Daily Israel Report

Judaism: From Zion to Jerusalem

The internal - external meaning of the Holy City
Published: Sunday, June 01, 2008 4:38 PM


The sages were furious. True, Hananiah was a great scholar - among the greatest of his generation. But after he left for Babylon, Hananiah continued to arrange the Jewish calendar - deciding whether to add a leap month and determining the first day of the month.

Two scholars were dispatched to Hananiah with the following warning: if you insist on setting the calendar outside the Land of Israel, then go build your own altar and publicly declare that you and your Babylonian community have left the Jewish people and 'share no portion in the God of Israel.' When the Babylonian Jews heard this shocking message, they began to wail. 'Heaven forbid! We still belong to the Jewish people!'

The Talmud [Brachot 63b] explains that the sages in Israel based their action on the verse, "For Torah will go forth out of Zion, and the word of God from Jerusalem" . The source of Torah instruction - including determining the Jewish calendar - is Jerusalem and the Land of Israel.

Why were the sages so upset with Hananiah setting the calendar in Babylon?  Two simple words: Zion and Jerusalem.

Zion vs. Jerusalem

We must first understand the source text, "For Torah will go forth out of Zion, and the word of God from Jerusalem." What is the difference between Zion and Jerusalem?

Zion and Jerusalem refer to the same city, but they indicate different aspects of the holy city. The word Zion literally means 'marked' or 'distinctive.' It refers to those inner qualities that distinguish the Jewish people - a 'people who dwells alone' with their own unique spiritual traits. Jerusalem, on the other hand, indicates the holy city's function as a spiritual center, influencing the nations of the world. Jerusalem is the means by which the Godly spirit found in Israel penetrates the inner life of distant peoples.

In short: 'Zion' looks inwards, at the city's inner significance for the Jewish people, while 'Jerusalem' looks outwards, at the city's external role as a spiritual focal point for the entire world.

It is axiomatic that the Torah's overall spirit and ideals can only flourish - both in Israel and among the nations - when the Jewish people observe the detailed mitzvot of the Torah. For this reason, the verse first stipulates that "Torah will go forth out of Zion." First the Torah and its practical mitzvot must be fulfilled in Israel; only then "the word of God" can disseminate from Jerusalem to the rest of the world. The two parts of the verse thus correspond to the two aspects of Jerusalem. There must first be Torah in Zion, focusing inwards; and then the word of God, the universal prophetic message, can spread to the rest of the world - emanating from Jerusalem, the external side of the holy city.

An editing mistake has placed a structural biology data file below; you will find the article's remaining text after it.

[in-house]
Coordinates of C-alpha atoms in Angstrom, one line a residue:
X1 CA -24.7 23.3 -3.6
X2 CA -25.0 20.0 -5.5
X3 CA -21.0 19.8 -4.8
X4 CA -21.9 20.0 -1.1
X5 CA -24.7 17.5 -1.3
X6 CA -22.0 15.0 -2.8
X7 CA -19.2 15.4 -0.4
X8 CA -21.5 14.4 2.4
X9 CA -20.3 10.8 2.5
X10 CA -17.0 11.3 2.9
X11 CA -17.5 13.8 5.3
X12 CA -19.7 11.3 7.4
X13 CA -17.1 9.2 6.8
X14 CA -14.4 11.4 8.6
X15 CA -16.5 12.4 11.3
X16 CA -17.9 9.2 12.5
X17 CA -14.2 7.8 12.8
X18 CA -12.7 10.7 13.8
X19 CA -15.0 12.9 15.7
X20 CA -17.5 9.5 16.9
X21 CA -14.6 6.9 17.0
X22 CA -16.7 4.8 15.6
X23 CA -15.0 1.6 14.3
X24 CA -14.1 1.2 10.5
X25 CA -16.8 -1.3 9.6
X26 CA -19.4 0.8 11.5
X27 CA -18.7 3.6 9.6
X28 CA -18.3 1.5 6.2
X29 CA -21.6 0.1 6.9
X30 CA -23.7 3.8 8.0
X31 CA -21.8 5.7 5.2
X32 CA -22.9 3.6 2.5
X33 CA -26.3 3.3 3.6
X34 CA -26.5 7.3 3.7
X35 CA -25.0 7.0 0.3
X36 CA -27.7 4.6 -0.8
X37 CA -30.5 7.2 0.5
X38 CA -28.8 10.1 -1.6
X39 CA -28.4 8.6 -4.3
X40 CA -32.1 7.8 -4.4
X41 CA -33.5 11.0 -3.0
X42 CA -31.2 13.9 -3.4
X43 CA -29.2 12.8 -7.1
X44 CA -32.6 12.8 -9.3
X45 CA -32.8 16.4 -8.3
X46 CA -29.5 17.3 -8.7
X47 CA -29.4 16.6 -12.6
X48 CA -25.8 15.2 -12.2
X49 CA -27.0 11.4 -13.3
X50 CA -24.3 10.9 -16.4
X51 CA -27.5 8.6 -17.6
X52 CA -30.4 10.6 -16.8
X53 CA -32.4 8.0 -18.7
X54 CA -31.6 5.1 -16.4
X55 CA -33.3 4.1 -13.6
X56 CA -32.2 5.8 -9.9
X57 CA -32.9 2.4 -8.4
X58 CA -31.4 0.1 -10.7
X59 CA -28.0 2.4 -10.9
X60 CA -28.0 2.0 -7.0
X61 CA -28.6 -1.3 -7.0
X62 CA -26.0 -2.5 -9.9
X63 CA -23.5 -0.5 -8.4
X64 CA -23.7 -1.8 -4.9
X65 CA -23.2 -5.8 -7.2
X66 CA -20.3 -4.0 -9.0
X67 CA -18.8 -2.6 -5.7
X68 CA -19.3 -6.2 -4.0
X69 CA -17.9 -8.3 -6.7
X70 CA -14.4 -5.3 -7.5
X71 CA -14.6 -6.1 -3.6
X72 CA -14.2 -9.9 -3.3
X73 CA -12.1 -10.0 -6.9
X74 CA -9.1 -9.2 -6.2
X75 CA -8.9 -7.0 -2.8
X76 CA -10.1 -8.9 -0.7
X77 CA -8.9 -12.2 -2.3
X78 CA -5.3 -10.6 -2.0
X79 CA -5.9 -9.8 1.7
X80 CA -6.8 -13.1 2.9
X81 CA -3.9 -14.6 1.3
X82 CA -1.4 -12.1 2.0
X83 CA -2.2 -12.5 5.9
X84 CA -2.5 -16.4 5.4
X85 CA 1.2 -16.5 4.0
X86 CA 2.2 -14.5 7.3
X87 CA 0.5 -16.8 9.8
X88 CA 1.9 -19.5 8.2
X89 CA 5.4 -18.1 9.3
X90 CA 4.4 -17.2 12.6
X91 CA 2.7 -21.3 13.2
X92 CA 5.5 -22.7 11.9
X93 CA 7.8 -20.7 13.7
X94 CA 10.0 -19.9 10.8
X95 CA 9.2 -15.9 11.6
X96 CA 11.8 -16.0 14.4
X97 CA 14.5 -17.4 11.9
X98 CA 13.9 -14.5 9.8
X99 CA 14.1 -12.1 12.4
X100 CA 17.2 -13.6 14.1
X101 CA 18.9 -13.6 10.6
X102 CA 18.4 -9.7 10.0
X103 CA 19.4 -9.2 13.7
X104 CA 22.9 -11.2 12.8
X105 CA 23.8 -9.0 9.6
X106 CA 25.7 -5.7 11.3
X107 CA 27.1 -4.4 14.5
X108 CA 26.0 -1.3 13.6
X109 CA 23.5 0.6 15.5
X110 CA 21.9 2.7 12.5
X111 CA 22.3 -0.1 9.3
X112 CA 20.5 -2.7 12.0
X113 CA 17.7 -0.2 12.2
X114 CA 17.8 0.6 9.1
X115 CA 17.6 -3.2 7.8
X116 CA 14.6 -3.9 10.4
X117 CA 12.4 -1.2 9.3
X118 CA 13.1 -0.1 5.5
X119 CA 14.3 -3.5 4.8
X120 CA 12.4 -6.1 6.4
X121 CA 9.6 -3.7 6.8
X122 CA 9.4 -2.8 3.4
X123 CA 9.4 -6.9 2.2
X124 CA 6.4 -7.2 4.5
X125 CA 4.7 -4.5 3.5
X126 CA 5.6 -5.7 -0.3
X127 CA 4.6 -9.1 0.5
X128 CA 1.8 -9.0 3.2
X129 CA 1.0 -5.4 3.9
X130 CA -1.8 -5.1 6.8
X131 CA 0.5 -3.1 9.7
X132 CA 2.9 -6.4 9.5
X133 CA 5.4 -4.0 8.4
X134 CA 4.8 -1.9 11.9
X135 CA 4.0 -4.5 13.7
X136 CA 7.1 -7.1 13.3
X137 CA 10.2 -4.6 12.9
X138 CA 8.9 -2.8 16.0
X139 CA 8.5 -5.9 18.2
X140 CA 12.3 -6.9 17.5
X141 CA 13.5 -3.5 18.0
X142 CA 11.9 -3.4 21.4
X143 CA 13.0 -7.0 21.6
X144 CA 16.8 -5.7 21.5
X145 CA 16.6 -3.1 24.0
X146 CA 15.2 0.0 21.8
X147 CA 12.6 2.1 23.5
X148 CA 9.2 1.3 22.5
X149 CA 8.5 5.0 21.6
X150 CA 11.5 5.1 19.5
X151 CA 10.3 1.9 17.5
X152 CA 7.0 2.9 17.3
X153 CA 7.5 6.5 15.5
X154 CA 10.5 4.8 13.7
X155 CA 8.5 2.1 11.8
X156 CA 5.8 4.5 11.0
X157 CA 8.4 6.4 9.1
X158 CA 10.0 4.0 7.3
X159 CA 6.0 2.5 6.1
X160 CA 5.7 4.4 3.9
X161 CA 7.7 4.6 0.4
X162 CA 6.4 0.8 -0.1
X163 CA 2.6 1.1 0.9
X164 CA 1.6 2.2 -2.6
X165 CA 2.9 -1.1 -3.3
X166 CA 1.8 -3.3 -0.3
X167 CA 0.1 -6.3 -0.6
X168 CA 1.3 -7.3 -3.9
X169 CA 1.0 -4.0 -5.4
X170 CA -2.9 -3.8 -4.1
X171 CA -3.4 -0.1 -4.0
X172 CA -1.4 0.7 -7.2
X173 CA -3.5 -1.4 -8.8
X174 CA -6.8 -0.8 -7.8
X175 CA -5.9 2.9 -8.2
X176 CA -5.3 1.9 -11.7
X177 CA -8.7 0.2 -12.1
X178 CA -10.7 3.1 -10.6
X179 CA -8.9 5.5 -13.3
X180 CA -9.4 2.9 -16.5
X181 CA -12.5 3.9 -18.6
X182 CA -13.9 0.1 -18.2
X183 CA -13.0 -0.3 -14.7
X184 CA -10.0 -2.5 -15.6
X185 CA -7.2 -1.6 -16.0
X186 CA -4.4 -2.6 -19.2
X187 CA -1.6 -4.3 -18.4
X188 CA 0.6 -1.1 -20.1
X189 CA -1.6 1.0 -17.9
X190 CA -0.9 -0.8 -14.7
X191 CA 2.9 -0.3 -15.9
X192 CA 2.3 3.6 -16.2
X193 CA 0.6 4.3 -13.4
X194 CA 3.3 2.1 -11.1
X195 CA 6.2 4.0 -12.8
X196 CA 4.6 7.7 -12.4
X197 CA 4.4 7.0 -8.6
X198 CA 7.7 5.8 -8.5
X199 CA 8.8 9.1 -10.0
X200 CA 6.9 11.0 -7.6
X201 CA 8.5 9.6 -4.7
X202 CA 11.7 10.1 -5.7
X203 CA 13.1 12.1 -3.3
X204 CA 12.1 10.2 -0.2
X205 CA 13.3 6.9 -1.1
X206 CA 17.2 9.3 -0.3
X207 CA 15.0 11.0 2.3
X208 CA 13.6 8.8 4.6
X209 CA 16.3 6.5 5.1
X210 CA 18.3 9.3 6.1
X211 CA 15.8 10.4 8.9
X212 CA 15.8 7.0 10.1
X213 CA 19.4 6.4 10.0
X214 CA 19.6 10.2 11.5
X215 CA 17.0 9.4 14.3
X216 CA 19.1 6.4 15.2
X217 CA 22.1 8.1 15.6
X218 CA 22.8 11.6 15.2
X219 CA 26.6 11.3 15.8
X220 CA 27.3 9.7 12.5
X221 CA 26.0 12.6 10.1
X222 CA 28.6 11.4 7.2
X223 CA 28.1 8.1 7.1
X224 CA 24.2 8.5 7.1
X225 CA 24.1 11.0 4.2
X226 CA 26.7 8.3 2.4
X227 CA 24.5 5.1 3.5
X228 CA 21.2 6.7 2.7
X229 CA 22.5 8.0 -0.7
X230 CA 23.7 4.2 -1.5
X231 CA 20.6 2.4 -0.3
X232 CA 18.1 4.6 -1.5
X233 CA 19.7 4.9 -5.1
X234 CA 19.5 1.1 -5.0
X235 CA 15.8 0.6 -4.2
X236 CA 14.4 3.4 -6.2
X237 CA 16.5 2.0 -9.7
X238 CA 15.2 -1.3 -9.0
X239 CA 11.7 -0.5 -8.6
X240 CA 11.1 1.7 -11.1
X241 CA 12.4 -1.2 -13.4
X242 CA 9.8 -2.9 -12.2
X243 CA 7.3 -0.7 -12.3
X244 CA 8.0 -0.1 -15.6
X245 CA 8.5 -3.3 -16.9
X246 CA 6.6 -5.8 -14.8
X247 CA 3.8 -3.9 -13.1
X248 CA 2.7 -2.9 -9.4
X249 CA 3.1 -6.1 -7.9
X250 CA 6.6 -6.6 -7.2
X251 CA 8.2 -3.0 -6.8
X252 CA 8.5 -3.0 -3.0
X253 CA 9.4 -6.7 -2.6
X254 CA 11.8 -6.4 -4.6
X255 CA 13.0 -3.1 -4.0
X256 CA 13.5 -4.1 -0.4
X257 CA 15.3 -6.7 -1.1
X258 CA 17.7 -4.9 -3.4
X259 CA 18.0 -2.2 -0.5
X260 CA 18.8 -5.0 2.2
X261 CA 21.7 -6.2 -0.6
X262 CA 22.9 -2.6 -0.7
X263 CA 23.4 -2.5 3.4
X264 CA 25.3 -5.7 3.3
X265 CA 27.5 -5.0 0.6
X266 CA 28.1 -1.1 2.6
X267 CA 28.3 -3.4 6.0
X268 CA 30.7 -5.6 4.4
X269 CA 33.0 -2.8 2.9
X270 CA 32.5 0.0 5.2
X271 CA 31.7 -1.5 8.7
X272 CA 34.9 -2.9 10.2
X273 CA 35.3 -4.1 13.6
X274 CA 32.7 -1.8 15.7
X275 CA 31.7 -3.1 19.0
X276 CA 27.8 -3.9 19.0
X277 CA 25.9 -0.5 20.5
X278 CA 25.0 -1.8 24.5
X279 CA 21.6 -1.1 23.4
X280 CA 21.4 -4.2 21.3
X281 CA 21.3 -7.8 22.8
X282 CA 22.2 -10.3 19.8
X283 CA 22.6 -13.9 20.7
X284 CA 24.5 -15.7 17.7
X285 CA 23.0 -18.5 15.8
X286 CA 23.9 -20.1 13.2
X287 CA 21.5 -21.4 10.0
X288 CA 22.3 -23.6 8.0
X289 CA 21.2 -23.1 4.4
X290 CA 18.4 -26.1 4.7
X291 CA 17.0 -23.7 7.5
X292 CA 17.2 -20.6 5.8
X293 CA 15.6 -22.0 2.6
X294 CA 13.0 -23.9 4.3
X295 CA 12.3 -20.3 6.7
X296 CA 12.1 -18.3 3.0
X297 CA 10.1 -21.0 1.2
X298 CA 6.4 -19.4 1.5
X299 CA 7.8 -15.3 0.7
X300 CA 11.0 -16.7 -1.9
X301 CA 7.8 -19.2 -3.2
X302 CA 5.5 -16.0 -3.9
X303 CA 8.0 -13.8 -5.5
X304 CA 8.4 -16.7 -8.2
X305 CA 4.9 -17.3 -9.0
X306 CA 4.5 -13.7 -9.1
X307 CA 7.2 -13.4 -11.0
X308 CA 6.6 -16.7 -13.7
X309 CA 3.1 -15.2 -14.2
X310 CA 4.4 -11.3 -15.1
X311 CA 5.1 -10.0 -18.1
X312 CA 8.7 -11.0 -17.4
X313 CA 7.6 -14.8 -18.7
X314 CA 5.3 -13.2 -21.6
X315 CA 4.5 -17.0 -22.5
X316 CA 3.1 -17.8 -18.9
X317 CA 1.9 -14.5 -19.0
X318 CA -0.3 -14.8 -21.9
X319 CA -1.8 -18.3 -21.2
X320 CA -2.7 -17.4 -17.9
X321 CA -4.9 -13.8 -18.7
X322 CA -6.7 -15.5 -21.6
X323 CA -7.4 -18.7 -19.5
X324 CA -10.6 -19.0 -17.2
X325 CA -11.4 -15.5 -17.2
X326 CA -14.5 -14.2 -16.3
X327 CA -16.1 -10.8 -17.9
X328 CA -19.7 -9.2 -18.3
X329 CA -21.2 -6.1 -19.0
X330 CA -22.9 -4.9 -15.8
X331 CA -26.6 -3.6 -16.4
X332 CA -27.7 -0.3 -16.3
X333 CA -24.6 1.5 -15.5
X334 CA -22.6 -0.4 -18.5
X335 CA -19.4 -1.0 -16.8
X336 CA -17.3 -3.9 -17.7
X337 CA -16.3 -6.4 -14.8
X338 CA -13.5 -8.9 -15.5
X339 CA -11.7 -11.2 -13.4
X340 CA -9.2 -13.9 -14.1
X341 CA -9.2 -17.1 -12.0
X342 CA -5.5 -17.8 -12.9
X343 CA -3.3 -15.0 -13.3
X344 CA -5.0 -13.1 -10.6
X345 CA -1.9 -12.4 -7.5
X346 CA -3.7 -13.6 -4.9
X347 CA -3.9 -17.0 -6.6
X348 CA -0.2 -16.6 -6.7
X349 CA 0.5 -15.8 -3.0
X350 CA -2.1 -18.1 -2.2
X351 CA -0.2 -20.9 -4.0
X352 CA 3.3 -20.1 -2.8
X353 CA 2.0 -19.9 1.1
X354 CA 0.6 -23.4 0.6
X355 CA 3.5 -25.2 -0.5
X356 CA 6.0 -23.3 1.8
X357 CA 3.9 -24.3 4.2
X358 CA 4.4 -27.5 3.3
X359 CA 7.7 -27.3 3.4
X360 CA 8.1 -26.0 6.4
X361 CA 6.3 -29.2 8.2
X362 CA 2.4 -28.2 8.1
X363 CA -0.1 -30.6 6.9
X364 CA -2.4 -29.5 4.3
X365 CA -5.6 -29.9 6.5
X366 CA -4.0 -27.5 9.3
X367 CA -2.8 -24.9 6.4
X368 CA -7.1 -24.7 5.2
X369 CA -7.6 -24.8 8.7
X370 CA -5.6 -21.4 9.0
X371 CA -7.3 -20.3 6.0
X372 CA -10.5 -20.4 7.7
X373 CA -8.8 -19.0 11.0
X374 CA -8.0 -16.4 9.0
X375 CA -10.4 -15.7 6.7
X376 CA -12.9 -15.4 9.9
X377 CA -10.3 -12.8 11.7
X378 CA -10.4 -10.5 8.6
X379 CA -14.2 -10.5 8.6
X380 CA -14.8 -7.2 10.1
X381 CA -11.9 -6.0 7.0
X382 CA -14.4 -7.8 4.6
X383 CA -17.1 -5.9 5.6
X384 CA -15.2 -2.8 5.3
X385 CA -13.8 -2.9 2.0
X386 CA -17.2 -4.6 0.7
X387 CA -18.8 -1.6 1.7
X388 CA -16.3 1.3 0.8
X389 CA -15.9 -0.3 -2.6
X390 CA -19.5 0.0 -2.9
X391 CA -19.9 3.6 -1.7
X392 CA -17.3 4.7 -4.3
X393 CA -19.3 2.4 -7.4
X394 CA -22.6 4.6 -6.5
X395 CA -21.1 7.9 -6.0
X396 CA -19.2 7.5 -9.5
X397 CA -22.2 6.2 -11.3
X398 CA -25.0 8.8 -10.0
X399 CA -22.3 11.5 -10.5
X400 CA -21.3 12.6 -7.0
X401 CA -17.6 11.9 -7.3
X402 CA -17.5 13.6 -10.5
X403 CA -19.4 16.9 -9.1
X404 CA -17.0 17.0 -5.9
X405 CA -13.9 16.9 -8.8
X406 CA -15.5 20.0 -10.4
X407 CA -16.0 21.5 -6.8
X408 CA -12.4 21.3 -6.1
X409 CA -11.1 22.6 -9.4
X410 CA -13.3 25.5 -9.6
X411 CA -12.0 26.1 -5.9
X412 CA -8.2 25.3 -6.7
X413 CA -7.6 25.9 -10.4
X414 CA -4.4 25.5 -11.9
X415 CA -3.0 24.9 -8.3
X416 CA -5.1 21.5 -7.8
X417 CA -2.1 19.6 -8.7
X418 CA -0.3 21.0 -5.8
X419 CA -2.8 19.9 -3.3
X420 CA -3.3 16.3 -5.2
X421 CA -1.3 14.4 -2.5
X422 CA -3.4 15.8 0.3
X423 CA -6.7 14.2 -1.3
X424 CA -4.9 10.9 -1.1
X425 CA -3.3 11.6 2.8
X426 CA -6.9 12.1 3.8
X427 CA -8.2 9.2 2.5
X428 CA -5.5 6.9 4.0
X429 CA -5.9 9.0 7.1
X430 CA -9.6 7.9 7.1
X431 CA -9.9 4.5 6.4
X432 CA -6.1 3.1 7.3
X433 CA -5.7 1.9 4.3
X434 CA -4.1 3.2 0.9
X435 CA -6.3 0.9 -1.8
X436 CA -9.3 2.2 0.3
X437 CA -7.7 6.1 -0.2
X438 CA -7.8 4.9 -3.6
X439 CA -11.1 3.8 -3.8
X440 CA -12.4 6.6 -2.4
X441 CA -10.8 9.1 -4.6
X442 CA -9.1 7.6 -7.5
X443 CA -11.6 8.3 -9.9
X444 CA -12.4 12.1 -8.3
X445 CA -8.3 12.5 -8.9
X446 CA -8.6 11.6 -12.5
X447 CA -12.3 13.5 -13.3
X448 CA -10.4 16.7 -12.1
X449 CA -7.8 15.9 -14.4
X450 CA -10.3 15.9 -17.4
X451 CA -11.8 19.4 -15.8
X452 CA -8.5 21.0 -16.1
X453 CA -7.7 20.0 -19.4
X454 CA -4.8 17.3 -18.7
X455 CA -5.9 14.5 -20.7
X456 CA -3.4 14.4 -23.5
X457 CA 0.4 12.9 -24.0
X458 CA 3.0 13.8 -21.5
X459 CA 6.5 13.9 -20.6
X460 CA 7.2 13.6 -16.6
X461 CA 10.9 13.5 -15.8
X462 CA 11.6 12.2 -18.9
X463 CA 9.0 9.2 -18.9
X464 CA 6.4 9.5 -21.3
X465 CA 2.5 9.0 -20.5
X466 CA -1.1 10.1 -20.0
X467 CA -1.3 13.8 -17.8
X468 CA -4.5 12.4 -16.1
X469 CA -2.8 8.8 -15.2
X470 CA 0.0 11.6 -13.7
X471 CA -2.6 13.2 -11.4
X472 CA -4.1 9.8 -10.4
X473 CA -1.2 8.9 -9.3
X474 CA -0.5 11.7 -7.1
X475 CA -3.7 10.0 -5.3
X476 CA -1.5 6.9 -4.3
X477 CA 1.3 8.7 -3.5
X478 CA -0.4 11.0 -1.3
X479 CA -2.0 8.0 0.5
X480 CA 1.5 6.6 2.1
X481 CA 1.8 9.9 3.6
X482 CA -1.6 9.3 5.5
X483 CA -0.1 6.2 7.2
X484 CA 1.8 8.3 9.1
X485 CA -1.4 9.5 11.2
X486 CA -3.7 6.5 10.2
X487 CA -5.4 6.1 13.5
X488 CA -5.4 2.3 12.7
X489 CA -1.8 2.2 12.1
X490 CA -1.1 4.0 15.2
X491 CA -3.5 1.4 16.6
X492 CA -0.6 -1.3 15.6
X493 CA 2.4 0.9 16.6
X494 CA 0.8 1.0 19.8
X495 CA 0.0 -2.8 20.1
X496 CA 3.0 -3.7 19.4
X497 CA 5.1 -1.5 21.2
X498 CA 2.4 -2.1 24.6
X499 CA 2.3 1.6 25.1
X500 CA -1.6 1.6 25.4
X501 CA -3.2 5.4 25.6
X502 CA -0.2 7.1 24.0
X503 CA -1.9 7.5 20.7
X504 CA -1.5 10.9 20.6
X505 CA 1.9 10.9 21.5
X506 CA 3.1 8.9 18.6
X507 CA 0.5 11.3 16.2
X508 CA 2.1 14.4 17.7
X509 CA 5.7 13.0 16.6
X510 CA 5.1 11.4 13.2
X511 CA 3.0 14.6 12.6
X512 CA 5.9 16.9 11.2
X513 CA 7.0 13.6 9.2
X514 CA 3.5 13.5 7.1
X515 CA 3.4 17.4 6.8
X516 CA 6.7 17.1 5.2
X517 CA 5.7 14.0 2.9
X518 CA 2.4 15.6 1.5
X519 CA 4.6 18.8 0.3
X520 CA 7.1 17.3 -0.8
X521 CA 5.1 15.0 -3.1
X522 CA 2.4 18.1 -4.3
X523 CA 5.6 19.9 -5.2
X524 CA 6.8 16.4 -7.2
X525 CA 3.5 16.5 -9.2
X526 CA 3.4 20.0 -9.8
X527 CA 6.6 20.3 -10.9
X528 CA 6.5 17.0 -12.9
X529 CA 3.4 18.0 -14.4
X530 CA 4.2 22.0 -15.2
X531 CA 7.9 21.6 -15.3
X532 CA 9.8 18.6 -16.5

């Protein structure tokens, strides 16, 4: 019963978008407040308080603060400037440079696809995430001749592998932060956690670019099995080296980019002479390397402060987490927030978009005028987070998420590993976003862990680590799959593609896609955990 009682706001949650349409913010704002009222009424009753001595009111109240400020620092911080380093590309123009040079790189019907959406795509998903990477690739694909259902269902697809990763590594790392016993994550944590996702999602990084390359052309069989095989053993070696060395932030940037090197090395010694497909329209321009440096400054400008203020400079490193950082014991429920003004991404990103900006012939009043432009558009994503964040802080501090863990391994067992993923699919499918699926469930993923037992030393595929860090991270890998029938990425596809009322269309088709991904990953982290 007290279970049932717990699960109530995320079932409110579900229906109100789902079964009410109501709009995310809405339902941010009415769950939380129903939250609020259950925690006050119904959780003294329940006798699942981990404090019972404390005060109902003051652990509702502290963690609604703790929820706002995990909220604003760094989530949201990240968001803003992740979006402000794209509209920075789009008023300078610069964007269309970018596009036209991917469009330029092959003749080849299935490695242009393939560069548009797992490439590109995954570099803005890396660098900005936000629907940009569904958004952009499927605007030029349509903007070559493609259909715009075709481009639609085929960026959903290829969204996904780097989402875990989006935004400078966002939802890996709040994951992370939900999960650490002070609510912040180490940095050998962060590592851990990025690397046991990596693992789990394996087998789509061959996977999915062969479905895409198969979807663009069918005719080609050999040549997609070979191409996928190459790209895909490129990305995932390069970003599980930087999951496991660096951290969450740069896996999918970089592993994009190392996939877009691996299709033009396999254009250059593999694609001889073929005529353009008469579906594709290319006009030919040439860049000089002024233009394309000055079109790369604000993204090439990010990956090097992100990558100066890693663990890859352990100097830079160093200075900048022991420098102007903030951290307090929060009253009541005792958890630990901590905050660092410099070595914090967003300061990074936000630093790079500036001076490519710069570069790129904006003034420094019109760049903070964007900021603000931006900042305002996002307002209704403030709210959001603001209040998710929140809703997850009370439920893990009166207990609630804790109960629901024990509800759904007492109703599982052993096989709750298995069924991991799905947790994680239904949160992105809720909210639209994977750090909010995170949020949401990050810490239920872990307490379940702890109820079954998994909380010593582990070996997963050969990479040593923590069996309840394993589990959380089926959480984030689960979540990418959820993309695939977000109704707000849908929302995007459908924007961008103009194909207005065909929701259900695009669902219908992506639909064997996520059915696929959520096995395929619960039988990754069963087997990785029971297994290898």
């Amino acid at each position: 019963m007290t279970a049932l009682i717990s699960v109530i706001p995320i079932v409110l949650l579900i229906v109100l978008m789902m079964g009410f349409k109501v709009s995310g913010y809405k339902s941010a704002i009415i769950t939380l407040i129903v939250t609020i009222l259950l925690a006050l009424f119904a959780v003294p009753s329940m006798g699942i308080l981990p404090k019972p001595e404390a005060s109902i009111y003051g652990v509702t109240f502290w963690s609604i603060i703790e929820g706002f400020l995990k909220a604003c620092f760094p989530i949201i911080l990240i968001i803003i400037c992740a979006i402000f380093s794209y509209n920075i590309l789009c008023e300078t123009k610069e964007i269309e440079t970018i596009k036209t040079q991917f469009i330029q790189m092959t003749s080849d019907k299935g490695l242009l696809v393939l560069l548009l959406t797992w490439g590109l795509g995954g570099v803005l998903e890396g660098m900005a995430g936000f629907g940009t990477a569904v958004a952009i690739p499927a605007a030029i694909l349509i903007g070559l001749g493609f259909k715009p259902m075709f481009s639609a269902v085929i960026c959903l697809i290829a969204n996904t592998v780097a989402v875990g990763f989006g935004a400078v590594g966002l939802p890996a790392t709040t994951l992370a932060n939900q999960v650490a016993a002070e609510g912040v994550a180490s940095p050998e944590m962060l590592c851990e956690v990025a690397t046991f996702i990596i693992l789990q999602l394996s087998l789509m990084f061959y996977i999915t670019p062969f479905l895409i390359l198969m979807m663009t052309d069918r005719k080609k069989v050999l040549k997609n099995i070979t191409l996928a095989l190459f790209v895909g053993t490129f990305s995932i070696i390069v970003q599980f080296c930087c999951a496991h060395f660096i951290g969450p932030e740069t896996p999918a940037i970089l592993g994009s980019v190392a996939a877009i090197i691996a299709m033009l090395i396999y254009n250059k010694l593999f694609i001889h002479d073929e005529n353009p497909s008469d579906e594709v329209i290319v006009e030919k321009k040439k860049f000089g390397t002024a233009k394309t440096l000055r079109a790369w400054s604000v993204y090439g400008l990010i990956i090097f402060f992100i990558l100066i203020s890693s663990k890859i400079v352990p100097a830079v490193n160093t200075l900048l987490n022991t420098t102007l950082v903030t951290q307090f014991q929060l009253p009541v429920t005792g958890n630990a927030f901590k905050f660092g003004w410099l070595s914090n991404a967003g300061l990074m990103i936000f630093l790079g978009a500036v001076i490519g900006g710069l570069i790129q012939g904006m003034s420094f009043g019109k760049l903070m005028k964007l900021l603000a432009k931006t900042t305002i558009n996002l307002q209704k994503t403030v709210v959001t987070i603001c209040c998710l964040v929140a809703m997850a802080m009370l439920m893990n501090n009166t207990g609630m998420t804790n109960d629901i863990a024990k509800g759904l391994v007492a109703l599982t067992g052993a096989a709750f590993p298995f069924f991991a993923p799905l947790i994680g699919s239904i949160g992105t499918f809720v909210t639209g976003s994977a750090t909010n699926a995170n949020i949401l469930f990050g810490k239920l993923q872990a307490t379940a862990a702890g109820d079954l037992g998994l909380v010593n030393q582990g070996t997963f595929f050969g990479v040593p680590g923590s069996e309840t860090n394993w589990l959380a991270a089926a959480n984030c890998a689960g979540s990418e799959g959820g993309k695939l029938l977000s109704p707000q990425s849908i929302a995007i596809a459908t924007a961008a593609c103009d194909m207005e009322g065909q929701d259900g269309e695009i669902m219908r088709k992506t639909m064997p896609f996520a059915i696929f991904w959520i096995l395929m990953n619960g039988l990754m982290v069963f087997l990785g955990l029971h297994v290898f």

Sun and the Moon

What does all this have to do with setting the calendar?

There are two aspects to setting the Jewish calendar. The first is to determine when the new moon occurs. The second is to calculate whether it is necessary to introduce an extra month so that the lunar cycle will remain in synch with the seasons and the solar year.

To the Sages, the sun represents the nations of the world, while the moon is a metaphor for the Jewish people. The two aspects of the calendar correspond to the two sides of Jerusalem. Using the new moon to declare the beginning of a Jewish month is needed for the special lunar calendar of Israel - this is the inner Torah of Zion. And declaring a leap year is needed to maintain the proper balance between the solar year of the nations and the lunar year of Israel - this corresponds to the universal message emanating from Jerusalem.

National Torah

But why can the Jewish calendar only be set in the Land of Israel?

The requirement to set the Jewish calendar in Israel reflects a fundamental understanding of Torah. For the Torah to influence and enlighten the world, it must be established as a complete Torah, a Torah that governs all spheres of life. By setting the calendar outside the Land, Hananiah disconnected the Torah from the Jewish people as a nation living a full life in their own land. He reduced the Torah to a personal religion, one that relates only to the morality of the individual and one's private feelings towards God. Such an approach impoverishes the vibrant richness of Torah.

As the sages warned Hananiah, this was akin to setting up a private altar to serve God - a break from the true goal of Torah and the people of Israel.

To refute such views, the prophet Isaiah promised, "For the sake of Zion I will not be silent." Only when Jerusalem is secured as the center of Torah will the continuation of this prophecy be fulfilled: "Then the nations will see your righteousness, and all kingdoms your honor" .

[Adapted from Ein Ayah vol. II p. 385]